The question we asked ourselves then was, is this a specific, class-connoted twist added to Avon perfumes? The surprise was all the greater as if there is one place in the world where you can expect to smell clean perfumes that would be in the mainstream US. But is Avon the mainstream? Or is it Happy by Clinique?
We wonder also then if Avon could be sly about some sociological factors too, like Yves Rocher and Isabel Desrroiné perfumes in France, (the two latter are part of the same company) which reveal a modest middle class connoted scent signature in many of their perfumes? Could the company have gathered enough experience and insight to know that certain smells are liked in the lower middle class to which it caters most notwithstanding its aspirational ads and subtly left them to float in their most affective perfumes? And finally does this mean that the idea of "clean" that seems so prevalent in America today is most typically that of the upwardly mobile middle class who wants to draw a line of separation with the lower middle working classes and distinguish itself by smelling ideally fresh and clean as a sign of social distinction?
This very idea reminds us of an anecdote told by perfumer Jean-Claude Ellena who comes from a working class background and who explained that one of the reasons he is so disgusted with the ubiquitous cheap smell of Galaxolide musk is that he associates it with the obsessive energetic cleansing sessions of his mother who wanted her son to be clean, i.e., socially respectable.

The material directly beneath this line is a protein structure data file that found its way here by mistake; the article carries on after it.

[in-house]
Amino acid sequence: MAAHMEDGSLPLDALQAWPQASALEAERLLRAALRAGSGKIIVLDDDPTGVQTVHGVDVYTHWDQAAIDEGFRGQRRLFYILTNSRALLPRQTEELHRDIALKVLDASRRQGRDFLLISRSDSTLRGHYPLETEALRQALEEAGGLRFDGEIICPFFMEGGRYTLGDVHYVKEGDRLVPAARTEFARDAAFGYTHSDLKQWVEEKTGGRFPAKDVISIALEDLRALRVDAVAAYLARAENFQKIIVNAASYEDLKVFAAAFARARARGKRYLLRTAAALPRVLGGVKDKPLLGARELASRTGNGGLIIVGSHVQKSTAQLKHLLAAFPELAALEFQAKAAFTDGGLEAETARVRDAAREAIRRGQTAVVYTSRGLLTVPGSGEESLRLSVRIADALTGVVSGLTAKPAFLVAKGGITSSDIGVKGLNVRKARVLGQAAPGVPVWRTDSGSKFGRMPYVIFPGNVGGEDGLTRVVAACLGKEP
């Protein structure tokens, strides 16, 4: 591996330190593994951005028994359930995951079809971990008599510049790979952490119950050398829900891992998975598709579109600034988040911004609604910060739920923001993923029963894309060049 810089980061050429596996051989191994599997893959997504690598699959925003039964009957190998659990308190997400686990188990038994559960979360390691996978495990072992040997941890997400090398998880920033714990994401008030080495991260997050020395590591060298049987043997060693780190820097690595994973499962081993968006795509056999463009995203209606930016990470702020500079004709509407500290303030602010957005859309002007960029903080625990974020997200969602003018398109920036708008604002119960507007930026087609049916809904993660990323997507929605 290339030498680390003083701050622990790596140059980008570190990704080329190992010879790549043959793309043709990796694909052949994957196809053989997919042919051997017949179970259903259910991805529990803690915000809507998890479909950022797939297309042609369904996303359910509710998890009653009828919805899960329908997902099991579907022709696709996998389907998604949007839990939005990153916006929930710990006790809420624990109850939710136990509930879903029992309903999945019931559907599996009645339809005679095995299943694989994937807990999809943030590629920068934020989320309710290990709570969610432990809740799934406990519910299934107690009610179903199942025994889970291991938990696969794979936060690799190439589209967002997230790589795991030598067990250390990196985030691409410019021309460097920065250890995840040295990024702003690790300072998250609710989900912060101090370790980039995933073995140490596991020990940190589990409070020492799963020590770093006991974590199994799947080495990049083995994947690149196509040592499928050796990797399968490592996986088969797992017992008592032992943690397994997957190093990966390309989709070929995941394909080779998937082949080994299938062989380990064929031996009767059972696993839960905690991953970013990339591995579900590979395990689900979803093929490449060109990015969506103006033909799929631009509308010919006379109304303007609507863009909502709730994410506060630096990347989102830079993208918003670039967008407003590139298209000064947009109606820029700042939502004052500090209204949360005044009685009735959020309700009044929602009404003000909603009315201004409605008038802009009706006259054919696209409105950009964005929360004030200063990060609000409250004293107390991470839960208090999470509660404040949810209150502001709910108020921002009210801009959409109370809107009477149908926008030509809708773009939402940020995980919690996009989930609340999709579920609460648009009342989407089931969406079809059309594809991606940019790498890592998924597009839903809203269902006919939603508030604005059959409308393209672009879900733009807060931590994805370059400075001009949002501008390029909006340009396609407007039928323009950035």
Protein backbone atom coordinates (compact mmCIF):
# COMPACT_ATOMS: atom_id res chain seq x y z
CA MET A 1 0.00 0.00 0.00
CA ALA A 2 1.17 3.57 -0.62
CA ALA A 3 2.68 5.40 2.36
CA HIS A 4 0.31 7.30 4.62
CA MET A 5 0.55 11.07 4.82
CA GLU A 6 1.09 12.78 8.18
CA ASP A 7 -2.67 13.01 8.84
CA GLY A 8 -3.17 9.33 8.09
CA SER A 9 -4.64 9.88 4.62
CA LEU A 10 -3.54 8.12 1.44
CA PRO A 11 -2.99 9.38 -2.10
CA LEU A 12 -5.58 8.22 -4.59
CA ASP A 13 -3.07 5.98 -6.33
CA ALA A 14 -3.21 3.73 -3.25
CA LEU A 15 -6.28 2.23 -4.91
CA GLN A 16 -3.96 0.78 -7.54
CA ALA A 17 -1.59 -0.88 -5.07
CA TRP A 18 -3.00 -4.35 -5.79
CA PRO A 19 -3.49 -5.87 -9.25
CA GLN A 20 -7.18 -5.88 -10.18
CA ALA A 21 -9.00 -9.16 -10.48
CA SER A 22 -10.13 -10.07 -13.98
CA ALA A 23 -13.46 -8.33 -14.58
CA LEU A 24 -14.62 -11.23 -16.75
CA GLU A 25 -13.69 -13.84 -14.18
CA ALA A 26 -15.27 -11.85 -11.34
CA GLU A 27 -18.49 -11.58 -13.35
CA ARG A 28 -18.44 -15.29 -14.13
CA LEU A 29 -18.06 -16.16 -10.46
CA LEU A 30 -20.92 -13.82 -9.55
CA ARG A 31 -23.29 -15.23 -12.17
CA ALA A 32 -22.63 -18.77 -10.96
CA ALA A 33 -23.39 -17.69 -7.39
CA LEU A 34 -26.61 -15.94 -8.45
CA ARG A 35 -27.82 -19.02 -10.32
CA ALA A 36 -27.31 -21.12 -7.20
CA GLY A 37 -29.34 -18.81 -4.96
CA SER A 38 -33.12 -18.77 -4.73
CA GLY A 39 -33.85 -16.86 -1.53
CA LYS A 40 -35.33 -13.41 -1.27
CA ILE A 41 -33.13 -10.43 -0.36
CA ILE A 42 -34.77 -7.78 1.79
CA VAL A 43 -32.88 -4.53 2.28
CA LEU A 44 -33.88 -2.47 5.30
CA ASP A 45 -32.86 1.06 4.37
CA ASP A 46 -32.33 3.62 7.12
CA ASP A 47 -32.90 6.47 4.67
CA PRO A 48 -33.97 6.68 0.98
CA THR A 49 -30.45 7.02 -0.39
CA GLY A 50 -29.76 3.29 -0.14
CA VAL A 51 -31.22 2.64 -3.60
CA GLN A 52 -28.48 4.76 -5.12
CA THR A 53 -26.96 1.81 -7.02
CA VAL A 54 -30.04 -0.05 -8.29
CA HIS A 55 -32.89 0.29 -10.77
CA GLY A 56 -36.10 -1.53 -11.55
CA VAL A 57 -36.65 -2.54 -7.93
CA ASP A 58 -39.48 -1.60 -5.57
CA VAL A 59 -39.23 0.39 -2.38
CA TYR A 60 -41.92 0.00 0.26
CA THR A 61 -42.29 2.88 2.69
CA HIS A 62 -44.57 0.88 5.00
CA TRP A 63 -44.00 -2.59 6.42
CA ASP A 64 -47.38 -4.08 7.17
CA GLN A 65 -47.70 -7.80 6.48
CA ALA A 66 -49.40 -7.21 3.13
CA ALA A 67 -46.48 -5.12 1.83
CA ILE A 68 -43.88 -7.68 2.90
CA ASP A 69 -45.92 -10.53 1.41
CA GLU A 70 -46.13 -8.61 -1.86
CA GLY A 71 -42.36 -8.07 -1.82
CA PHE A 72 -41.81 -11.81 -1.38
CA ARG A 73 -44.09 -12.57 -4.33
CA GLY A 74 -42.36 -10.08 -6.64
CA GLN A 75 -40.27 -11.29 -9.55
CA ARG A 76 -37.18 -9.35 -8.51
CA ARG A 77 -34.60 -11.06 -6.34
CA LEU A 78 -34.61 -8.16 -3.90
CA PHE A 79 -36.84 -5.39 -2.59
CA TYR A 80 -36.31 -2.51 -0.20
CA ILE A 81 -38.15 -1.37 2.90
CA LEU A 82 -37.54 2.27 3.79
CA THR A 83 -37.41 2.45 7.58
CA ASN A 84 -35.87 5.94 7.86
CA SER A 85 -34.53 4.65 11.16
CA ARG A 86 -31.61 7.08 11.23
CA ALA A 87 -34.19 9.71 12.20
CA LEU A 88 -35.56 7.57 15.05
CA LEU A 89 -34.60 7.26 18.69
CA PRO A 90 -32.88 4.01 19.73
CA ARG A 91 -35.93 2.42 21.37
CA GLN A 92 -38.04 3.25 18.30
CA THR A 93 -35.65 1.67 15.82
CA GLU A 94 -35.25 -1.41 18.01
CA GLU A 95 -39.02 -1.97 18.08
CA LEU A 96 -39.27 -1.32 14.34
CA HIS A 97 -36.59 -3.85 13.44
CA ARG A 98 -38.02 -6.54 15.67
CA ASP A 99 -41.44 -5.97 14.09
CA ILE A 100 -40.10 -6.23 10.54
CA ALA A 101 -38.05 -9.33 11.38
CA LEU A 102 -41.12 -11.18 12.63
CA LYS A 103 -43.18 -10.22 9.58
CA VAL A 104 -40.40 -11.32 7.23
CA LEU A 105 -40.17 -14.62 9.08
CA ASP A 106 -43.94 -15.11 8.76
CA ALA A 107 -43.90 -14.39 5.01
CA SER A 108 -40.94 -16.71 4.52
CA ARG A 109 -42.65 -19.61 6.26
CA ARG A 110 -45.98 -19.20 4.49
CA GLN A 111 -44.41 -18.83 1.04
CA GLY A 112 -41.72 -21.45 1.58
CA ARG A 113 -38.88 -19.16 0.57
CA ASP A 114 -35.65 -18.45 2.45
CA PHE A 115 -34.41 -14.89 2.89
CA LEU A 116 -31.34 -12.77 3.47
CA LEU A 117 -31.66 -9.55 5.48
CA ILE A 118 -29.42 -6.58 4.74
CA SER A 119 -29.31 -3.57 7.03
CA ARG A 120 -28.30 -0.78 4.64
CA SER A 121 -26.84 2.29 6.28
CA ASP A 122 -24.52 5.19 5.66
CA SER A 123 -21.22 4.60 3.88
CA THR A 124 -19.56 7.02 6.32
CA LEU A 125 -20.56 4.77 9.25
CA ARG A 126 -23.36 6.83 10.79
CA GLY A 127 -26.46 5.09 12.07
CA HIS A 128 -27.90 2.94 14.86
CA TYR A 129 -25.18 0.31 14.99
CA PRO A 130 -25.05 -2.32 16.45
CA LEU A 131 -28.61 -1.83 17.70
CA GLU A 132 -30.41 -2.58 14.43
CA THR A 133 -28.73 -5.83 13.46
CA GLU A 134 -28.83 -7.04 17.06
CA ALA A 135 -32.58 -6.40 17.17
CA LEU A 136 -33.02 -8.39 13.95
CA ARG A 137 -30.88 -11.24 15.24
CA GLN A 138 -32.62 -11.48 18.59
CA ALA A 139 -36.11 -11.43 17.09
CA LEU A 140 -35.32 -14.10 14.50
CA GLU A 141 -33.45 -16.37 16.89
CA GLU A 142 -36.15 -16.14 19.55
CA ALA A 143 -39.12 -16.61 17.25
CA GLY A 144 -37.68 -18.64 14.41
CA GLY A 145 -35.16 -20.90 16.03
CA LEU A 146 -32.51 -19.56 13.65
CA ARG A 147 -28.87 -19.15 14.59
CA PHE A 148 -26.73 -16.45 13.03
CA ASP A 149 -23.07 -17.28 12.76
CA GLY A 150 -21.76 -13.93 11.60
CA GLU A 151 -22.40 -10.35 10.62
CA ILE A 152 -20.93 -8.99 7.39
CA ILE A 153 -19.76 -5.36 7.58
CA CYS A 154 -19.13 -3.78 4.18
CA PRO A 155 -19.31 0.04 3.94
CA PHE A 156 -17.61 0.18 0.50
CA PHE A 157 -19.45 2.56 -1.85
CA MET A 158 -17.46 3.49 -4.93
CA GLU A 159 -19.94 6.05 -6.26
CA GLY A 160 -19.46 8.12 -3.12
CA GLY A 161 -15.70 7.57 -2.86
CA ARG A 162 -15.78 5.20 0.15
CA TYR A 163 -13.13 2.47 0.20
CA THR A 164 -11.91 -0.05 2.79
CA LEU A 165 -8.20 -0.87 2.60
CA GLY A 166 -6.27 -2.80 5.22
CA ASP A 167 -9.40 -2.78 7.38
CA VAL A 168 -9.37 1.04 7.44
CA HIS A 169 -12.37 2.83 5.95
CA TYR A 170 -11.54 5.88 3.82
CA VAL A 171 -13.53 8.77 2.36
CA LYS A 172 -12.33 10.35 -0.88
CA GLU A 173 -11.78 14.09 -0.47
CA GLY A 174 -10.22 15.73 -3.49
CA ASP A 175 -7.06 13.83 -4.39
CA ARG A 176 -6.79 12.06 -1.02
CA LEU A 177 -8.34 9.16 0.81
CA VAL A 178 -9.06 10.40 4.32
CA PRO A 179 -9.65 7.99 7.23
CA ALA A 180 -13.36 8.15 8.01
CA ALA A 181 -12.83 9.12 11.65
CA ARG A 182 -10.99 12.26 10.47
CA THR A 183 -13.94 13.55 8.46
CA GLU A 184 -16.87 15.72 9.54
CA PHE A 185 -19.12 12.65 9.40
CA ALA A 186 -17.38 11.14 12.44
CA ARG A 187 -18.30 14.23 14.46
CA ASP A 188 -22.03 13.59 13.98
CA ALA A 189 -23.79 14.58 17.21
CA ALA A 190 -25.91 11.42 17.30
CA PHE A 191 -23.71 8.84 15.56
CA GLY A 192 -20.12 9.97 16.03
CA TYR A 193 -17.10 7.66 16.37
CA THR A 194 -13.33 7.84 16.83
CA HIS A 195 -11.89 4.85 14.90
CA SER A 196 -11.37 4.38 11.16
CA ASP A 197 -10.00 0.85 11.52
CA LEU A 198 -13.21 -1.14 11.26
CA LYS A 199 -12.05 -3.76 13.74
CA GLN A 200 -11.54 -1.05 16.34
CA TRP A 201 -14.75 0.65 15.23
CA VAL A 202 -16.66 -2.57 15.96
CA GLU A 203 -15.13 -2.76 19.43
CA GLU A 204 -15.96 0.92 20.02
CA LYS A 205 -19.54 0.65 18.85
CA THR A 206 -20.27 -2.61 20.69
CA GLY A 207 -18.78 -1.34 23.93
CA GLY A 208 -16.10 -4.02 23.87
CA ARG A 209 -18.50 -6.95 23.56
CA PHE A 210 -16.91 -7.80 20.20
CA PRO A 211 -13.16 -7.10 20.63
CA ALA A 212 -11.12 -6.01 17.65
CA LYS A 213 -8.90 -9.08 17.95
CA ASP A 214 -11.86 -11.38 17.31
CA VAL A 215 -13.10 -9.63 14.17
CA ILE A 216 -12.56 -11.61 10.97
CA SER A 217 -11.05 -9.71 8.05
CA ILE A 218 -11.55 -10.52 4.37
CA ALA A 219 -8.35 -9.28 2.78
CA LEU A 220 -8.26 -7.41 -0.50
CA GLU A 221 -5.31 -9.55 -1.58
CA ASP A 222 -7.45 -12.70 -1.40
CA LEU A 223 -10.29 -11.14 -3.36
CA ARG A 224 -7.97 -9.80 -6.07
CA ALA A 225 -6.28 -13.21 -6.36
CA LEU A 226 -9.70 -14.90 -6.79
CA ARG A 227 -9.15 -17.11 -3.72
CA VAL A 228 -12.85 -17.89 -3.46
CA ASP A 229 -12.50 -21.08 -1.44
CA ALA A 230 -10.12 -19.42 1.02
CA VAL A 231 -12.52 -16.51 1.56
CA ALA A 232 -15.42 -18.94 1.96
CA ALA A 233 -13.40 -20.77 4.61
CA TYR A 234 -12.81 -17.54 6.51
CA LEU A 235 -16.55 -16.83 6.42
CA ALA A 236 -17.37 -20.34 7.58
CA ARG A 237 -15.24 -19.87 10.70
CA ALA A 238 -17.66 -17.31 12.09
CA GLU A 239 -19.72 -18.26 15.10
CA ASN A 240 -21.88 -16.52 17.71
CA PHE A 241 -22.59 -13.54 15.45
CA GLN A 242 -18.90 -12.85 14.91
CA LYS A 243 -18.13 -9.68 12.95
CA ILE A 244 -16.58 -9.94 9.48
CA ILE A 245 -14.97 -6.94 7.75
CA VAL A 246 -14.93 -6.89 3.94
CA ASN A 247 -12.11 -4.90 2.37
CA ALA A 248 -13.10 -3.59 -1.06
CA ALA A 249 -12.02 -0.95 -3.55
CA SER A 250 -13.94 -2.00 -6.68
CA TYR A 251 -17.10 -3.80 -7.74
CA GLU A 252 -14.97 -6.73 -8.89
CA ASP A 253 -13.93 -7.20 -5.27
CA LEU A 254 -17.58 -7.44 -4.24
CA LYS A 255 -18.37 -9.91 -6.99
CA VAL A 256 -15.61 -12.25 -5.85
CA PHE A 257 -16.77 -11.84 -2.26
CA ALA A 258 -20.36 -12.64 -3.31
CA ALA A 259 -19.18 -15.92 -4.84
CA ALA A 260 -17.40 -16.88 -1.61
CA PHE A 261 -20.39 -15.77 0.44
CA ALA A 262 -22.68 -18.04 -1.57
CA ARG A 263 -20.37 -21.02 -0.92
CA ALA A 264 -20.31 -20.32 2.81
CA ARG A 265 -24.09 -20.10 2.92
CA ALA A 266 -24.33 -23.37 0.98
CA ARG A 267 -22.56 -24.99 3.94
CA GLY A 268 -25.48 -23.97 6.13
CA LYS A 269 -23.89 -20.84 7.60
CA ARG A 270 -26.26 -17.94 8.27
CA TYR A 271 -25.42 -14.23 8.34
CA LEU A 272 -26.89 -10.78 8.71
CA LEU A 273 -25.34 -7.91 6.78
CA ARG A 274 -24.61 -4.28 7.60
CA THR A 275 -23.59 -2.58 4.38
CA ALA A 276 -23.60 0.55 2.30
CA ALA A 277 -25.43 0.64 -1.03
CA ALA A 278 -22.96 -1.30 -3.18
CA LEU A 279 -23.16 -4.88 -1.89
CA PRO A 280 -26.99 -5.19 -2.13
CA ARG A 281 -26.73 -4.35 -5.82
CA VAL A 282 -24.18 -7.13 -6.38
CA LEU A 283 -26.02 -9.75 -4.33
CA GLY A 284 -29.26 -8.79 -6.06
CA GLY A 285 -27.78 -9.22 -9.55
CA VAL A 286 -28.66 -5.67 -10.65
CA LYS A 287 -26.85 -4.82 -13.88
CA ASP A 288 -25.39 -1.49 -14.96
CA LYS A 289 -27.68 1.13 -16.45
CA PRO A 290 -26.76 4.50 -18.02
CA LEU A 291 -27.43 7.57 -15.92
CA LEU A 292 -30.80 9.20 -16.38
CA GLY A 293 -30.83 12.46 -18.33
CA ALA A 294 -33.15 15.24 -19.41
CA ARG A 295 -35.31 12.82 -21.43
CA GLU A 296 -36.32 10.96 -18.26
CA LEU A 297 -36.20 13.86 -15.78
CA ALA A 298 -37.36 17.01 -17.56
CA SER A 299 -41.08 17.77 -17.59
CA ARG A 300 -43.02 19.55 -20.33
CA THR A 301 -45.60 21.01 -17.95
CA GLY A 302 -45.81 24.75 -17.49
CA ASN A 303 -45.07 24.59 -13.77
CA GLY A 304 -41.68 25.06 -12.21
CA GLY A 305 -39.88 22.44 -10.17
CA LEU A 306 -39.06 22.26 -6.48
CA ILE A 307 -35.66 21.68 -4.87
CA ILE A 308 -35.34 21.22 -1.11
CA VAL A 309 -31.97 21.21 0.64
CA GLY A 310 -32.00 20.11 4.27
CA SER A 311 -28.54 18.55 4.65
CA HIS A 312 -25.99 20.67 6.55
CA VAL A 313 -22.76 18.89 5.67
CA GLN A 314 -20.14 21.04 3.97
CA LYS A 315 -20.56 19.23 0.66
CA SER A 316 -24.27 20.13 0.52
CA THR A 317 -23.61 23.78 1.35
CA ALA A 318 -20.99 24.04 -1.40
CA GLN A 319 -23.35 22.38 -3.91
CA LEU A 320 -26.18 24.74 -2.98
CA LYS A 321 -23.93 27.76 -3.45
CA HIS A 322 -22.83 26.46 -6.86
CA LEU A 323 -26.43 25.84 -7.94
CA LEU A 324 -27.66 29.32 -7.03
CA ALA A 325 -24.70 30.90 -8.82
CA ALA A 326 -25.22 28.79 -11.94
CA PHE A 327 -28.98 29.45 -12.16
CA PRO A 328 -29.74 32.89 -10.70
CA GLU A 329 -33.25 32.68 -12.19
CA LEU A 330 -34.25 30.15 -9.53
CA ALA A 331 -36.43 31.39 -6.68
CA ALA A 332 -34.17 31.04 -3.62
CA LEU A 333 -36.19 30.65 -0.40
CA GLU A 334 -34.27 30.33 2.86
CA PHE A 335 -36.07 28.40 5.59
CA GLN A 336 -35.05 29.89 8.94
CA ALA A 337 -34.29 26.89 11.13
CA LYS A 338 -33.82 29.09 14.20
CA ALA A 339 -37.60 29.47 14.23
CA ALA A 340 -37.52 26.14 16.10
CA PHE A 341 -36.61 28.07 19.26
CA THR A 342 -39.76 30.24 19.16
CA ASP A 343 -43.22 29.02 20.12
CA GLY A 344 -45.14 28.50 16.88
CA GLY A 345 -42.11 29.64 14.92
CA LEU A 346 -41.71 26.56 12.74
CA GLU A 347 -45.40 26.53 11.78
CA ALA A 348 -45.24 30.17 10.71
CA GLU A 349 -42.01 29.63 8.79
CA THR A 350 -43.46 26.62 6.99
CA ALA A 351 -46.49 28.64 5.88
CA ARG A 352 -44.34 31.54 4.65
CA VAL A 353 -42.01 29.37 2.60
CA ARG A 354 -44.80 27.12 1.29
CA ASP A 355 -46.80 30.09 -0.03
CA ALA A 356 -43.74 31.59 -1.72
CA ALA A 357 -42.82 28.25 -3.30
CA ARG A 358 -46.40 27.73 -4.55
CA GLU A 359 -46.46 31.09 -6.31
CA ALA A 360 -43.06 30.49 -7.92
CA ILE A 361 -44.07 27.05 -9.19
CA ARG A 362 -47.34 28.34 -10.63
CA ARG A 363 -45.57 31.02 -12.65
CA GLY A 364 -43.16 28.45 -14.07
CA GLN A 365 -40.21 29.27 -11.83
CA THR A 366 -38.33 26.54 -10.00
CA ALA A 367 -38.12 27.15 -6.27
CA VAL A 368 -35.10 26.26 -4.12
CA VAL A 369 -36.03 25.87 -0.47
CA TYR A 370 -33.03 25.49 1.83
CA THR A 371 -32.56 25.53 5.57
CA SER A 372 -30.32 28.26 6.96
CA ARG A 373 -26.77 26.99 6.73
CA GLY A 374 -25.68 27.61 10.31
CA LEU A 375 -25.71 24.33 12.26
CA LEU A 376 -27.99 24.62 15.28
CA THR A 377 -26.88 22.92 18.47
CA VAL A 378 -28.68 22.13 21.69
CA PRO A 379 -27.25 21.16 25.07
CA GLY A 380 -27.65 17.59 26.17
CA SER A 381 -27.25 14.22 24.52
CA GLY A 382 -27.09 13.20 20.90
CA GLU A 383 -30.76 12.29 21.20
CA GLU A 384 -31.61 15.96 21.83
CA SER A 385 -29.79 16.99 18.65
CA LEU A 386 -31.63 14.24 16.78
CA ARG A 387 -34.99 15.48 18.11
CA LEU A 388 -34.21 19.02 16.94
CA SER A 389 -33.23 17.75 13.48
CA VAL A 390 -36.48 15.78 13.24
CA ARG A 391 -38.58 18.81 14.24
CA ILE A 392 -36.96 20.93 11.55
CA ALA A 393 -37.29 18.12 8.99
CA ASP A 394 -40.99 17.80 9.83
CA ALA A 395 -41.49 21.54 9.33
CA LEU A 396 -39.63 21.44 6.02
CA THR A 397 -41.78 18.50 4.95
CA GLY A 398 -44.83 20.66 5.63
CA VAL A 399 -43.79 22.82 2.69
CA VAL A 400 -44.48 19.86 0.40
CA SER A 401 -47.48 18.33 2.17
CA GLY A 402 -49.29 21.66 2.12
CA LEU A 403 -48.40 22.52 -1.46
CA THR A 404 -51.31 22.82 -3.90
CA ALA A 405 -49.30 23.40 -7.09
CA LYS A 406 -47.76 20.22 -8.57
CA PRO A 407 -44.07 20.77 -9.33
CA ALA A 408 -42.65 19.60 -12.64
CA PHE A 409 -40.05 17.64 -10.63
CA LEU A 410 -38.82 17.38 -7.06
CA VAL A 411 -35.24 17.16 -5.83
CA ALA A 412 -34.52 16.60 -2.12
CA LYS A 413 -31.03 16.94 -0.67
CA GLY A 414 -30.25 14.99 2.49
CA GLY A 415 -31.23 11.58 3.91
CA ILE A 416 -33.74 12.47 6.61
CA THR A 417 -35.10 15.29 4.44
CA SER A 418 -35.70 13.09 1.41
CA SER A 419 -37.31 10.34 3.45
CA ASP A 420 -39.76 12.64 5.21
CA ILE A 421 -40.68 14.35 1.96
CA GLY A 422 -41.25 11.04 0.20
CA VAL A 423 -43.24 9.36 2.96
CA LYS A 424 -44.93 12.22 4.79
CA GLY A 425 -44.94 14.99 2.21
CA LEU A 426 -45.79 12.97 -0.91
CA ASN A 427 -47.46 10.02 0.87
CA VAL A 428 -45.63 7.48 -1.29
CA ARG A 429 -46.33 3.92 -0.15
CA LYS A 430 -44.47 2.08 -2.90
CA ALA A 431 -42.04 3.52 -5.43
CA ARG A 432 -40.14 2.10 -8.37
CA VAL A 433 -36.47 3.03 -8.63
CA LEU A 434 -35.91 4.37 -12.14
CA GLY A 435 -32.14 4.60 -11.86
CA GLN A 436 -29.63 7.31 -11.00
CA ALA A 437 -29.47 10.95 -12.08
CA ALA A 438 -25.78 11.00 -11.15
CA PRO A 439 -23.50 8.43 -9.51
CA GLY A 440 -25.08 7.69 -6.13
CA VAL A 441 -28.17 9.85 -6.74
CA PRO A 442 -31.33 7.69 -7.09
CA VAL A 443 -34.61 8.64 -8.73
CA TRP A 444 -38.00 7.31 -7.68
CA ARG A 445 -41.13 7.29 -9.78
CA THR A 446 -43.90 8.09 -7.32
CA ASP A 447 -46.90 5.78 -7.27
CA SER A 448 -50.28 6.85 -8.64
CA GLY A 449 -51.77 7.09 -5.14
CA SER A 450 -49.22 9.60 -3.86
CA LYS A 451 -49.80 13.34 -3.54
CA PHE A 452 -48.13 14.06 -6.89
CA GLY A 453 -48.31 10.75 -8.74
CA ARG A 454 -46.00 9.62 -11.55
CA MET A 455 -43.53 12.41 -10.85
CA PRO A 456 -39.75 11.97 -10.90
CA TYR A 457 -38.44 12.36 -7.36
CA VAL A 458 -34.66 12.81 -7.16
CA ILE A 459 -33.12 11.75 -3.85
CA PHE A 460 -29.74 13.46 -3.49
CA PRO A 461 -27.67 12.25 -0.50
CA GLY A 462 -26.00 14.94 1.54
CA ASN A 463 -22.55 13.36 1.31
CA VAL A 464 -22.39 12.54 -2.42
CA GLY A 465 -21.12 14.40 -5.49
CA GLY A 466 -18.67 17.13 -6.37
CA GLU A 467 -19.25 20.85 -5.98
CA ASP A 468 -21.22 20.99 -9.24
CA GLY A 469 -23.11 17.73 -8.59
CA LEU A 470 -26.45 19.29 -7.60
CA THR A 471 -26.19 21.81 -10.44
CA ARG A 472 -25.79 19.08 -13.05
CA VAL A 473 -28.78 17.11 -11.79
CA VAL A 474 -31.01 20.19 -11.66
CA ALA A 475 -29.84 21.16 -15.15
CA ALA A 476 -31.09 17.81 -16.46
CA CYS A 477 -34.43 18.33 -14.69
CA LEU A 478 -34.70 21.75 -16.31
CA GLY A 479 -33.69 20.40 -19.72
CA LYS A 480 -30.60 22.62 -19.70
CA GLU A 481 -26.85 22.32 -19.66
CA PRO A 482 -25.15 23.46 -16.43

Avon is more than a brand, it is a whole culture that can feel a bit closed from the outside. Its class connotation is associated with the lower middle class and this from the origins of the company when McConnell reportedly felt moved by his constant encounters with "women who struggled to make ends meet" which gave him the idea of employing them part-time as direct sellers. It is in this social culture that homemakers would use such thrifty devices as soapsavers and we can imagine that sometimes there was not enough money to buy enough soap for the whole family.
The experience felt with Avon Flower and Petal for Cynthia Rowley can be best described and in more practical terms perhaps as the impression of entering a sub-culture with a strong identity in which archaic traits remain preserved.
Next, our reviews of Flower and Petal
You can read our post on The Reassuring Smell of the Middle Class